7. That’s a knock off and a damned cheap interpretation of your work. There oughta be a law to protect the small creative artist from this stuff. Can you get an attorney friend to send a cease and desist letter.

  8. Everytime I hear I story like this I repost it and boycott the company (all the while encouraging others to do so). We may not have a lot of voice but consumers hold the ultimate power. Strike another off my list.

  9. yeah, its a knock off–the fashion industry is famous for knock offs. BUT they only steal from the best–So congratulations!–Other designs (talentless ones who don’t deserve the name designer) are doing knock offs of your designs. YOU’VE MADE IT!

    (no one steals my designs. They hardly even knit them They download them from Ravelry, put them in their queue, but never get around to knitting them. I Long for the day when a big company does a knock off of one of my designs!)

  10. I feel for you Annie – it’s happened to me. Annie’s Attic published my ‘Shawler’ (the designer calls it Cuffed Cape) – but it wasn’t from me. Lots of people recognized it and sent me emails (I love the way our loyal customers look out for us designers!). Long story short, I contacted them and politely suggested perhaps a copyright infringement had occured, but they refused to remove it from their site. It’s definitely my well-known Shawler – it has the same design features, except she didn’t add the (optional) hood. It’s not a good feeling when you see your hard work being ripped off, but as disheartening as it is, they say immitation is the sincerest form of flattery!

  11. Koen: I’m not quite sure how you can say that those two designs are nothing alike. Even in a diff color, the pattern is nearly identical — right down to the distance between cables! I think you could place both pictures over each other on top of a light box and you’d be hard pressed to find differences. Just saying.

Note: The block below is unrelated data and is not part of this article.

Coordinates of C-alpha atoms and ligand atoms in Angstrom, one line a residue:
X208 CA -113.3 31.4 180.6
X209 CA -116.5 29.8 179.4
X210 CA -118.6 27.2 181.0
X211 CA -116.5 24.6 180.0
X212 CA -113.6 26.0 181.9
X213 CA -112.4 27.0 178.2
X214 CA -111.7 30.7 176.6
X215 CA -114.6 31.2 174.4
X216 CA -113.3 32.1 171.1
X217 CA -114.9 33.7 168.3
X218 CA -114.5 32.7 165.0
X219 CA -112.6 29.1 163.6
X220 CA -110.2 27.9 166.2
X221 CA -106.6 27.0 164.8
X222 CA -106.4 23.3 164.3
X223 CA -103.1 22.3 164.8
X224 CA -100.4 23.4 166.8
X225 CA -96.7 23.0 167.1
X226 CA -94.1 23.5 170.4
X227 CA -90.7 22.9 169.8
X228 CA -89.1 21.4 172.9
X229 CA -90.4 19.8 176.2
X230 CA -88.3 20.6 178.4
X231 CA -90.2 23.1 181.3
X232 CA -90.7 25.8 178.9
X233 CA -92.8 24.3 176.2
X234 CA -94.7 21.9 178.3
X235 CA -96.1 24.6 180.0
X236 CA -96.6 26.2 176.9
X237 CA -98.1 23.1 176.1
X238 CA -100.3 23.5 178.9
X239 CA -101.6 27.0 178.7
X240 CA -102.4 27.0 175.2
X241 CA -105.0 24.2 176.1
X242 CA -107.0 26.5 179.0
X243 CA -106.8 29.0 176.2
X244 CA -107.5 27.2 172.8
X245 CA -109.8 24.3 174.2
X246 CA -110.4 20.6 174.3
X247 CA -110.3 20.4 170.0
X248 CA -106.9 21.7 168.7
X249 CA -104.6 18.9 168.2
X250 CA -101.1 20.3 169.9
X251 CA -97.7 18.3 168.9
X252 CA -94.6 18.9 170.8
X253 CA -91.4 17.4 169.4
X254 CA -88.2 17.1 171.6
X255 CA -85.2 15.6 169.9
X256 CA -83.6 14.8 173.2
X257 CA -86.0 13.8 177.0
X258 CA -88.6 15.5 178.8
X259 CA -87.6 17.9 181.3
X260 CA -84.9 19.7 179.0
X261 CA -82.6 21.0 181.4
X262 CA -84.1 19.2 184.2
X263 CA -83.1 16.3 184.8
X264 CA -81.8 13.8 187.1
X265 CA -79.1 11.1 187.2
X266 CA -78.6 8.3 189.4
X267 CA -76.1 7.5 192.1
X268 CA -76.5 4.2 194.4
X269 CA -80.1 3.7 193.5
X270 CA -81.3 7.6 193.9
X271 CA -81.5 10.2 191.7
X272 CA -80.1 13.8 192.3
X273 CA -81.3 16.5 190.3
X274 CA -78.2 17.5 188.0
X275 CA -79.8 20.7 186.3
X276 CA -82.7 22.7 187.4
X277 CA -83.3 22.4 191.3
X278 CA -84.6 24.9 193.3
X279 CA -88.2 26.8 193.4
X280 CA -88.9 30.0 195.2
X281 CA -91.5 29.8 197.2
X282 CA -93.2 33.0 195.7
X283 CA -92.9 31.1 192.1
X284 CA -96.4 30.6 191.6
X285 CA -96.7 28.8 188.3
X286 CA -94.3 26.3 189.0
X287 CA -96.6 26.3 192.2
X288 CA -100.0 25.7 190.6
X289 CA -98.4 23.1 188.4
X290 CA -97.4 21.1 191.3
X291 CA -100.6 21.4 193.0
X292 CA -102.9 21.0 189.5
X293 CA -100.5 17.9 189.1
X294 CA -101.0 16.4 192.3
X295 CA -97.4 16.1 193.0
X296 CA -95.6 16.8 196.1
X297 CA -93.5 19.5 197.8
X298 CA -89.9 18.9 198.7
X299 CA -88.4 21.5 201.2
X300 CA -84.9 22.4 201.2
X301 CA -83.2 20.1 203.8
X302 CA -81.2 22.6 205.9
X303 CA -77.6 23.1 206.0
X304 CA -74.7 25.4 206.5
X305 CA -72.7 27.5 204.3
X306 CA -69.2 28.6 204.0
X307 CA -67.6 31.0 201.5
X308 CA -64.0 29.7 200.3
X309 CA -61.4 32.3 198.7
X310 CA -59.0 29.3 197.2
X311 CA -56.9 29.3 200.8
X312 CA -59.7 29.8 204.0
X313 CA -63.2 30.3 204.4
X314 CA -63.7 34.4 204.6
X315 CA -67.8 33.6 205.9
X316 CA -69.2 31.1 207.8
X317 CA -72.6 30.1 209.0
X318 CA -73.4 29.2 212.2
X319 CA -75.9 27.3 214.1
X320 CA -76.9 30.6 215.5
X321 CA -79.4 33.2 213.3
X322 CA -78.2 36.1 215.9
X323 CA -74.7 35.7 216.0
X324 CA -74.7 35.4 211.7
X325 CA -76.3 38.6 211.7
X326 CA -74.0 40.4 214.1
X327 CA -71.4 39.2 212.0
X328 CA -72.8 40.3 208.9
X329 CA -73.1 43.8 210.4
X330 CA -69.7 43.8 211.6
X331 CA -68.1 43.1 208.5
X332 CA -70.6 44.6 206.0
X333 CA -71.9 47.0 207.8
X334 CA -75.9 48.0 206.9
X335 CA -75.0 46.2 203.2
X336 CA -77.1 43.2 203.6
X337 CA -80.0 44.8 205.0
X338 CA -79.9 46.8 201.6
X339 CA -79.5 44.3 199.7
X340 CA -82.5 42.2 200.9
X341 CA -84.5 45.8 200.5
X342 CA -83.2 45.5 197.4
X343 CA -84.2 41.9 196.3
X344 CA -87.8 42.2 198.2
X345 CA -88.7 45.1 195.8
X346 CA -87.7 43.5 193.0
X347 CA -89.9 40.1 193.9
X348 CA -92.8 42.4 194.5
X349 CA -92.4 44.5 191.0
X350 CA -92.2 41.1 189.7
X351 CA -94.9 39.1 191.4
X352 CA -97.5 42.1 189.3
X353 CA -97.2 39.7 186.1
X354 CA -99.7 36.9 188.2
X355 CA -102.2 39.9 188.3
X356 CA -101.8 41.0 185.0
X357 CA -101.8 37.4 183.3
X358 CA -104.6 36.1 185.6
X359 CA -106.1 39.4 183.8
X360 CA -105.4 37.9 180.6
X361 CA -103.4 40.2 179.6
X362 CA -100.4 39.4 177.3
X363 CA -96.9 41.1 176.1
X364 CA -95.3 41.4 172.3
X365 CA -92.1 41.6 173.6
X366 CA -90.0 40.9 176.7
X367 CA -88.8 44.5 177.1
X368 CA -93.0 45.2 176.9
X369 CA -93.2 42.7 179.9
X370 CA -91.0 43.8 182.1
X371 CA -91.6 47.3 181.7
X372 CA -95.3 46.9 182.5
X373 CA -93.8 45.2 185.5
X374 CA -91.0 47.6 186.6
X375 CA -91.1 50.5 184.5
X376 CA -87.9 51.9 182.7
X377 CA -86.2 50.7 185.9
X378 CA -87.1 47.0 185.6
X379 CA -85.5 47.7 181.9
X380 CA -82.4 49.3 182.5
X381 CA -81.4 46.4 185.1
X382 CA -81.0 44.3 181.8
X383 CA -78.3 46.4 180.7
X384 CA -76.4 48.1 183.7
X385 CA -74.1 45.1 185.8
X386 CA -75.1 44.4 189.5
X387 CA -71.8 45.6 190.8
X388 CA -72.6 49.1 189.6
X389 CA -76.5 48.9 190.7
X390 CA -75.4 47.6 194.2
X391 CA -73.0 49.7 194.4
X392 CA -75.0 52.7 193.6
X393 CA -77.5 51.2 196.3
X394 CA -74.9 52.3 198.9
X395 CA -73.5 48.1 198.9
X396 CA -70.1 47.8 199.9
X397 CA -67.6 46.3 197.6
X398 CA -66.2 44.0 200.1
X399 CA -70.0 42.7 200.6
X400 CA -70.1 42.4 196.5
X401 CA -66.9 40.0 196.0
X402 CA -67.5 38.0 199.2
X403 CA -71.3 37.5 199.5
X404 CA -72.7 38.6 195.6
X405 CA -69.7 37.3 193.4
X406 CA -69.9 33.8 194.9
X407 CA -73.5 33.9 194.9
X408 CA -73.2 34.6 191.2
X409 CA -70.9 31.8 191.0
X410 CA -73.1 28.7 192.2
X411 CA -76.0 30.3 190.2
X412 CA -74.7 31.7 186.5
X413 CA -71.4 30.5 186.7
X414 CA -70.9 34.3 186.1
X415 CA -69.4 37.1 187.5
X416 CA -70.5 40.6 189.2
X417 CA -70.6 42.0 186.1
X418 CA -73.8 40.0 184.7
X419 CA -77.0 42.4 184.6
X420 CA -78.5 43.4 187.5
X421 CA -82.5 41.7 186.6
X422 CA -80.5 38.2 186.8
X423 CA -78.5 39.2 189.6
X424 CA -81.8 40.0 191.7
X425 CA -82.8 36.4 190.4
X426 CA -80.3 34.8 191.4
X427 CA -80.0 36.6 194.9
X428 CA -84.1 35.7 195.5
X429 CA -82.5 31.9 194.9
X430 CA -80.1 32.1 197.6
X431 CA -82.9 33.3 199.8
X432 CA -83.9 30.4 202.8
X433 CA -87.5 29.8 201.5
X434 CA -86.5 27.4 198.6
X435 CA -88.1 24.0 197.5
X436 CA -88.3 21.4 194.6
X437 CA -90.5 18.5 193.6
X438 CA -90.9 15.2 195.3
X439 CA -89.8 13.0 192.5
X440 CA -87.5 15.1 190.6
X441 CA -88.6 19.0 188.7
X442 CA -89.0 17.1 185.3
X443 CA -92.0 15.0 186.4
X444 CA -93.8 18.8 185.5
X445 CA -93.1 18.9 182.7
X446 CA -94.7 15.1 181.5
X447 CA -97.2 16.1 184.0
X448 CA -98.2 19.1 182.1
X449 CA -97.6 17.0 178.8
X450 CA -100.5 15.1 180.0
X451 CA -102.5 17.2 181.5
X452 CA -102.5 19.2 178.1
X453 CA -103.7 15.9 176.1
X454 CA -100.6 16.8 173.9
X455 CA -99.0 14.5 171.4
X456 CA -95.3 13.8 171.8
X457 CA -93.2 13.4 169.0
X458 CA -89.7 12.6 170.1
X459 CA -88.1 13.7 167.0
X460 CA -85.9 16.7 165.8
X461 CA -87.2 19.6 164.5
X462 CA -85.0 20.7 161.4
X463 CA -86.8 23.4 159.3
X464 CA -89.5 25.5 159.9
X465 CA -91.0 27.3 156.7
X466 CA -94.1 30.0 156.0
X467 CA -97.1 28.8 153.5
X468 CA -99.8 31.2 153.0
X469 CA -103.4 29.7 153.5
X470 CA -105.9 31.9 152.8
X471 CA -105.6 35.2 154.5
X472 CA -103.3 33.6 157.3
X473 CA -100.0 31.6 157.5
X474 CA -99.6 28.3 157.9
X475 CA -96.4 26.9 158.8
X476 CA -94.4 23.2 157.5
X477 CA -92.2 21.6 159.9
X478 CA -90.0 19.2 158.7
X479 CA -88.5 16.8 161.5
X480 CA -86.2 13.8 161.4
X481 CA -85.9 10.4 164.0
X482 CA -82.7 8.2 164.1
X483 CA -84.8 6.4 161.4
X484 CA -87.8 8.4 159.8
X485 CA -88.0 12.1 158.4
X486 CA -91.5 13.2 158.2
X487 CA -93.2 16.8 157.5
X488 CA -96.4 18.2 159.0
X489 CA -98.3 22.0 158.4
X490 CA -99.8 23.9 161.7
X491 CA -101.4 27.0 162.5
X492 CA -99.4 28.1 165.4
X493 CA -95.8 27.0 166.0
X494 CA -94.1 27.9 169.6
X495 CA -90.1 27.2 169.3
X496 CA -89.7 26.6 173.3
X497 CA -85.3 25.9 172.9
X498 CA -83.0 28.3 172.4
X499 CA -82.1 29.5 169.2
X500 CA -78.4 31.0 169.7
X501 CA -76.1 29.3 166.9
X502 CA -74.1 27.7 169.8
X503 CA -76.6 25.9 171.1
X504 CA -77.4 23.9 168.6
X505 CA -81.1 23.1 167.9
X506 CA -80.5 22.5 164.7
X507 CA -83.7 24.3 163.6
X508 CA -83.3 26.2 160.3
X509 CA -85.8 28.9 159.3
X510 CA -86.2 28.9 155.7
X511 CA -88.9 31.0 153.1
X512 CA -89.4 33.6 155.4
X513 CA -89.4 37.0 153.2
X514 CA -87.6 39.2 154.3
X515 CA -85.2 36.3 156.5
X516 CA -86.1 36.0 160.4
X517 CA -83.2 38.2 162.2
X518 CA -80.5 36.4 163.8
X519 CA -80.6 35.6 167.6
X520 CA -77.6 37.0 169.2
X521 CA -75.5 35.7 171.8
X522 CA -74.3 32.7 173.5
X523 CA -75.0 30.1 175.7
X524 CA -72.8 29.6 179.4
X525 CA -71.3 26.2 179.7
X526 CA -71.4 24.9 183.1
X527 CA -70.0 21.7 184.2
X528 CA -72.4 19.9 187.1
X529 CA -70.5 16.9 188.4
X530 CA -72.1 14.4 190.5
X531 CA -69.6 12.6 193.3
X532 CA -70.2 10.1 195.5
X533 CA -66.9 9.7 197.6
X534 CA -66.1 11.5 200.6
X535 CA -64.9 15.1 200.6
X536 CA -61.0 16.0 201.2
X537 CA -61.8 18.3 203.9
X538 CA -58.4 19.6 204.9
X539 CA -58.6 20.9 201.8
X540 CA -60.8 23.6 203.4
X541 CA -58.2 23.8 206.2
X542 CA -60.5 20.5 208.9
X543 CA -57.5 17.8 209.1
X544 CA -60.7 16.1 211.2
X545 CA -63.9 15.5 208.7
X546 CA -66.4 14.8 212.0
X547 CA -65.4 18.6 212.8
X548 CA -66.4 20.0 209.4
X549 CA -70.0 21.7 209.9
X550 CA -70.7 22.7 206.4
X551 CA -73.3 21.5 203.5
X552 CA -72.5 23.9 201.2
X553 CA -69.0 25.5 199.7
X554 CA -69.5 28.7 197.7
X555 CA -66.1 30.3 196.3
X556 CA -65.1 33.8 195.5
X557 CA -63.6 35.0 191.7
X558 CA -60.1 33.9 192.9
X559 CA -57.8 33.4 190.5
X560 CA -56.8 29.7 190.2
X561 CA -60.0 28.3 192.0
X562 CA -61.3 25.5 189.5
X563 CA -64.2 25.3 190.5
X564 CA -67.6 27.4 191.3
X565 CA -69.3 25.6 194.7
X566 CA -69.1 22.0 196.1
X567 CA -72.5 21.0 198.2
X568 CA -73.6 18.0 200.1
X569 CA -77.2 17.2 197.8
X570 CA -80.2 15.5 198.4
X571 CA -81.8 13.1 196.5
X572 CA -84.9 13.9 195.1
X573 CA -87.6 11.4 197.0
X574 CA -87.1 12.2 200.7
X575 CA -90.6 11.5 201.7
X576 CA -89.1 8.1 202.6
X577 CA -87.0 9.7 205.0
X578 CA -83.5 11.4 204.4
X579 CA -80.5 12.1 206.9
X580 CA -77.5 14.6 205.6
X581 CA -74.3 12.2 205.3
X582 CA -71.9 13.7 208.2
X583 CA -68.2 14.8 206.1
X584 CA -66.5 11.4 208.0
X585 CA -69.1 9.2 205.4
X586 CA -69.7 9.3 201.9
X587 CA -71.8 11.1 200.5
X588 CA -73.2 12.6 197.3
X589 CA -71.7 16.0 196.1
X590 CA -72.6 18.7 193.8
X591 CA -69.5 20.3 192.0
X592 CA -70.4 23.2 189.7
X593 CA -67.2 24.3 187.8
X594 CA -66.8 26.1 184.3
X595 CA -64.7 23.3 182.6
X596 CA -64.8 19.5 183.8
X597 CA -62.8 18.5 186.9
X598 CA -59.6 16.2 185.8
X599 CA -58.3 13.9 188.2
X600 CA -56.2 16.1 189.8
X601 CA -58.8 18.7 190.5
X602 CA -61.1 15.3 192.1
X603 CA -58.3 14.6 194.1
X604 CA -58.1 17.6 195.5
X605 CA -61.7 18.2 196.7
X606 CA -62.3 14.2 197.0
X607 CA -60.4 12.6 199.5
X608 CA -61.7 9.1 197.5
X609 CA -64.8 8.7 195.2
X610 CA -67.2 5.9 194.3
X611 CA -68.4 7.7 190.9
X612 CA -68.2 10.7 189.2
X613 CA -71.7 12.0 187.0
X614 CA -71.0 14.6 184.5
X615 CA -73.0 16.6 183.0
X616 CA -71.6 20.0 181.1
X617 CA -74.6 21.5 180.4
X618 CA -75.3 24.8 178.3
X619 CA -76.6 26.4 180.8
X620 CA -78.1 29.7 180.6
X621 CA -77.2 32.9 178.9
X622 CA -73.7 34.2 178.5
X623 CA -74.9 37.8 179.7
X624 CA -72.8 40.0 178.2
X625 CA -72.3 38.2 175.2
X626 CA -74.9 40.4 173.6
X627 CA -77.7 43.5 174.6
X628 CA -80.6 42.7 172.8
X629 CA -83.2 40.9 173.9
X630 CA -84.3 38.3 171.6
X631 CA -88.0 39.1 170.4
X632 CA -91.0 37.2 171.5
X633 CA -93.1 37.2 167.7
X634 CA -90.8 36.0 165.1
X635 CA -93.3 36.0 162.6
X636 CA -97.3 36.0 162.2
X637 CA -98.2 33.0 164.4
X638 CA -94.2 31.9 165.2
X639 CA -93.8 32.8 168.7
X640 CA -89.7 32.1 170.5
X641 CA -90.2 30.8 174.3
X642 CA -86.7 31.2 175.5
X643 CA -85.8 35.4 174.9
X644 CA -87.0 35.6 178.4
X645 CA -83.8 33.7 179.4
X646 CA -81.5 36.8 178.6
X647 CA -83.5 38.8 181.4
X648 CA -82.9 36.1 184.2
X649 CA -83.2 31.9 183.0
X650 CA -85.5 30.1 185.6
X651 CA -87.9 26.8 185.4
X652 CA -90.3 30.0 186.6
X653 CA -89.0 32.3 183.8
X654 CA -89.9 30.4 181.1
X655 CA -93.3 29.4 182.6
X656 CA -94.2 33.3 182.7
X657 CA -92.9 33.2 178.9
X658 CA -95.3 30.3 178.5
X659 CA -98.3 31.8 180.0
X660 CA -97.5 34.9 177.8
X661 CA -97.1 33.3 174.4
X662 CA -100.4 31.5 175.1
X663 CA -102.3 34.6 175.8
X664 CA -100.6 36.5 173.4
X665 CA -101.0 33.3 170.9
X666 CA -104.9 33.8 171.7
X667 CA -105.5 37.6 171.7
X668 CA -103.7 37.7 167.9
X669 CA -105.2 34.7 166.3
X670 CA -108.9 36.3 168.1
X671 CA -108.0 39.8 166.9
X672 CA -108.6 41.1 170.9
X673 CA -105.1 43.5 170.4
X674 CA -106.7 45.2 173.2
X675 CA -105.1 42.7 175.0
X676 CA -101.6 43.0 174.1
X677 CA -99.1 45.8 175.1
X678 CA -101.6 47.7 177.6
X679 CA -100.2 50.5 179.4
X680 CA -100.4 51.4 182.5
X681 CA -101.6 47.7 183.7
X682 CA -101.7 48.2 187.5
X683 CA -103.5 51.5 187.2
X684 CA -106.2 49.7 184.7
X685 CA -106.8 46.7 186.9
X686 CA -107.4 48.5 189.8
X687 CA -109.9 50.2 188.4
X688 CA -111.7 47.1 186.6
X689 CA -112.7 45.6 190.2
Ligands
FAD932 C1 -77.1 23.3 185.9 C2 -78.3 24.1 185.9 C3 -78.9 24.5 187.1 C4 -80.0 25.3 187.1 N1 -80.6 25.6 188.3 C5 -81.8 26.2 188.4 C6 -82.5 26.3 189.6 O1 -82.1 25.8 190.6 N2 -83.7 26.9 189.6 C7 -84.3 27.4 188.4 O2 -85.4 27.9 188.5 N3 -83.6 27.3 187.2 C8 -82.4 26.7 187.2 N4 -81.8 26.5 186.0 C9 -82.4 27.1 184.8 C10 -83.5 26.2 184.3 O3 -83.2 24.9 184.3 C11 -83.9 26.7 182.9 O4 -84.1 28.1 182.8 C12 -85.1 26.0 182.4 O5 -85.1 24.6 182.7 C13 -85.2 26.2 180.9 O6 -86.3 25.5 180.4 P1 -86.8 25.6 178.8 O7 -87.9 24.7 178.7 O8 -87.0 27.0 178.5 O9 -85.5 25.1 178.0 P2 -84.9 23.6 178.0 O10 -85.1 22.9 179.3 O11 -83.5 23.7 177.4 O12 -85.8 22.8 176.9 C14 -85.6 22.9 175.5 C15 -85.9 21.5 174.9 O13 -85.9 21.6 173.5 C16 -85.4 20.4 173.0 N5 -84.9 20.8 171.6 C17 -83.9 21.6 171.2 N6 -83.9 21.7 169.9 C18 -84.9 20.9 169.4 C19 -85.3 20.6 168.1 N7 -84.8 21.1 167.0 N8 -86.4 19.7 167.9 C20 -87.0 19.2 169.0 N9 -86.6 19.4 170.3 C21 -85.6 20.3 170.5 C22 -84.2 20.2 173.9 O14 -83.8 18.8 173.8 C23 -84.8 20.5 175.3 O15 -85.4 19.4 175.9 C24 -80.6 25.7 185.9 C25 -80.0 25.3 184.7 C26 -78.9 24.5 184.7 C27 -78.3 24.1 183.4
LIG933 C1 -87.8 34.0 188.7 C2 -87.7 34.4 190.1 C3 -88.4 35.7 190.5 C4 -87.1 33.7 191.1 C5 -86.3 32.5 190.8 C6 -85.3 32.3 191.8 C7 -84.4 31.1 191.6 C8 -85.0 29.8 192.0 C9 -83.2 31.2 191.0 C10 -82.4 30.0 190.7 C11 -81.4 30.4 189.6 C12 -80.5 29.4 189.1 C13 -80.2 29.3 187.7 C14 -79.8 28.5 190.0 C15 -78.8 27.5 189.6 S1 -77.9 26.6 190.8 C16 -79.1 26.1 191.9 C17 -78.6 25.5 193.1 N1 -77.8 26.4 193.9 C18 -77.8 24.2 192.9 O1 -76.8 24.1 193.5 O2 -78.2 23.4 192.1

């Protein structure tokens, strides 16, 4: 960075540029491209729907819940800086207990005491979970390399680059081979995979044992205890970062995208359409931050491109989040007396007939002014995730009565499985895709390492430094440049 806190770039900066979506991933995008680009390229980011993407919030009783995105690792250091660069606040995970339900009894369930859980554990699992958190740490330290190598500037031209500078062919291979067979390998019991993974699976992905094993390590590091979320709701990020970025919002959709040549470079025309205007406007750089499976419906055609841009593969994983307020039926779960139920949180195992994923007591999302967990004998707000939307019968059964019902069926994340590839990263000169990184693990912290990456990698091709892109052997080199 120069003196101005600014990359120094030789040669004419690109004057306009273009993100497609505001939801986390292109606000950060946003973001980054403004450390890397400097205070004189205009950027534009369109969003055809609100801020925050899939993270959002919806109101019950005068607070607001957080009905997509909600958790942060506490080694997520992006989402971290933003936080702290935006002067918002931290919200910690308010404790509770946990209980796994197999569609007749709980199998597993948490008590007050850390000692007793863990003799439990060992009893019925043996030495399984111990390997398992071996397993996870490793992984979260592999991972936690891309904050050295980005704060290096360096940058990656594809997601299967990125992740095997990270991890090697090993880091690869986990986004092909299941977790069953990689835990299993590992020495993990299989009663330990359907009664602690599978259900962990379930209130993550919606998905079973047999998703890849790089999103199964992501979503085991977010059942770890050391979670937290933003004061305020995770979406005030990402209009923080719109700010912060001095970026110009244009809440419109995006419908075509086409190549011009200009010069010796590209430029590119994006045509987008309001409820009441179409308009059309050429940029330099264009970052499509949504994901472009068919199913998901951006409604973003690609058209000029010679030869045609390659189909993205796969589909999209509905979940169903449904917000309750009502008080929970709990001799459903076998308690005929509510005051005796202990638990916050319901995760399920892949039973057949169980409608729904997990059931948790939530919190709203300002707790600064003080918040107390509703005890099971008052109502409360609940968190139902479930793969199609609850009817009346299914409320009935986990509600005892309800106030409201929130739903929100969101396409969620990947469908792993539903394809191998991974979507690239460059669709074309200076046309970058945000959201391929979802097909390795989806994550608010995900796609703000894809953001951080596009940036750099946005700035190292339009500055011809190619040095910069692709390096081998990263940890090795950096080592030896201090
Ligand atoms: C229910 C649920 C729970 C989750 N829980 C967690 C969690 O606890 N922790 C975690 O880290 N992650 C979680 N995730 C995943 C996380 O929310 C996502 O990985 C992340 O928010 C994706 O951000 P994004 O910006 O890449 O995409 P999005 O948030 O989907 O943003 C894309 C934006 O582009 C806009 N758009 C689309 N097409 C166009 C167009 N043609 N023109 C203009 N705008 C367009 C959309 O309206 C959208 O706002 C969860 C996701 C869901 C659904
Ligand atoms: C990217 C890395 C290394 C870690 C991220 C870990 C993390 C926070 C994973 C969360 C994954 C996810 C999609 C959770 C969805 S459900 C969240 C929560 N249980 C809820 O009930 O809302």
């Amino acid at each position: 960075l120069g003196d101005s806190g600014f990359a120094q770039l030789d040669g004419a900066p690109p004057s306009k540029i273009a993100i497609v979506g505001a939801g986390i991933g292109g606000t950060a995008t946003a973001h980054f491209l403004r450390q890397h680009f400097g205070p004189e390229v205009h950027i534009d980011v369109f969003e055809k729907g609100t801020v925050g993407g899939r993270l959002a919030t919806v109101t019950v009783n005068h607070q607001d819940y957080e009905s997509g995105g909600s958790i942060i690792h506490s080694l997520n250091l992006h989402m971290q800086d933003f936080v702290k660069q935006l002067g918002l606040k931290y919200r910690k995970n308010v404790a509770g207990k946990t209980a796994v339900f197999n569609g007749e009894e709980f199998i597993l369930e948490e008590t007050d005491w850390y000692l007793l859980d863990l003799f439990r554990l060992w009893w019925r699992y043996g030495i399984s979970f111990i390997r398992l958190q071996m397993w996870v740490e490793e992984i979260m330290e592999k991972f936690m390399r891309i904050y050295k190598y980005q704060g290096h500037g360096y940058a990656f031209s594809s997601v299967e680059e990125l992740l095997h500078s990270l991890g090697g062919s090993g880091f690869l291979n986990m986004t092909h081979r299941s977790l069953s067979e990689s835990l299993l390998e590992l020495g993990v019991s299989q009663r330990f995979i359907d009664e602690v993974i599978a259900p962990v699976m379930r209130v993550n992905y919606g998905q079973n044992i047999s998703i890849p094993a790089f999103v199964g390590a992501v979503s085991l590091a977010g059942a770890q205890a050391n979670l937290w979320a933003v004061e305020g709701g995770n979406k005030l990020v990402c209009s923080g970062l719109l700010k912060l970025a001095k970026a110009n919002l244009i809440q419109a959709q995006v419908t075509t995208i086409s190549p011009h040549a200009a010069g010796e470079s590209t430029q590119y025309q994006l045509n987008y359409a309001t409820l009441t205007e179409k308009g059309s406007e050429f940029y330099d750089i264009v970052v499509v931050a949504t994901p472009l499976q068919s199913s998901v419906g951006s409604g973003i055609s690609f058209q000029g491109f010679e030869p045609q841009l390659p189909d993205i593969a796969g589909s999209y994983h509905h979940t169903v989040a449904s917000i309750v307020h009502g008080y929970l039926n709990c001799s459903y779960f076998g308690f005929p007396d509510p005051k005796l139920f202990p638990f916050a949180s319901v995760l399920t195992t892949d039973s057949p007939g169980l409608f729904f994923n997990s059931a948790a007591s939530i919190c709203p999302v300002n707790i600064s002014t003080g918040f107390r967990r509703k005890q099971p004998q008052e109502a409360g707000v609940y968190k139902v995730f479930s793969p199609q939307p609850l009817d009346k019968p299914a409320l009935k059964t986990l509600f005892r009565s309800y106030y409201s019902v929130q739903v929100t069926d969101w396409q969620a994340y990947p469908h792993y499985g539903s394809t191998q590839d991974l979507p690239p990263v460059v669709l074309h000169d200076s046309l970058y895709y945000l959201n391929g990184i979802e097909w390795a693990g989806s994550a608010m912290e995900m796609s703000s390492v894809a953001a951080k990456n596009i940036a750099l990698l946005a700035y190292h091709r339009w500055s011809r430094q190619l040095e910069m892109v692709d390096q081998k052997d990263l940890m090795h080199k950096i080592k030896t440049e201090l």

I wish there was something you could do about it, Annie. I hope you take the previous poster up on her offer to seek legal counsel. 🙁

  12. I recently wrote my first pattern ever and noticed one that’s just different enough offered for sale this week. For a good price, too!

  13. “You know, the rule in this business is that any design must have a 30% variation from an original and the best part is that turnabout is fair play! Cheers!”

    No, that is not accurate at all! This “change X percentage and you’re in the clear” thing is a total myth and not to be relied upon.

    Annie, it might be time to call in the big guns and get RH’s lawyers on the case. They’ve got more money, let THEM spend it.

  14. Paula, I disagree with you completely. The Anthropologie skirt has ribbing at the bottom, Annie’s doesn’t. The Anthropologie skirt has a distinctly different waistband. Annie’s has lace insets near the hem; the Anthropologie one has a stitch that looks more like blackberry stitch. The Anthropologie skirt has a cable running up the center front and center back; Annie’s has a smooth panel running up the center front and back, flanked by cables. Those are just a few of the differences I noticed at a quick glance. The overall silhouette isn’t even the same, as Annie’s flares at the bottom and the Anthropologie one doesn’t. If the Anthropologie skirt had been shown in purple, no one would be claiming anything. I just read that orange is a very ‘in’ color right now, so surprise surprise that a major retailer would show a garment in it.

    Annie, this time I think you are really over-reacting.

      • With you 100%. The Anthropologie is a pencil skirt, with no flare. Sweater skisrts are in, so is orange. It is painful to have had a great idea for a design (of anything) that you think is the next best and most different thing and then find out you are actually behind the curve. I think emotions are clouding some judgements here.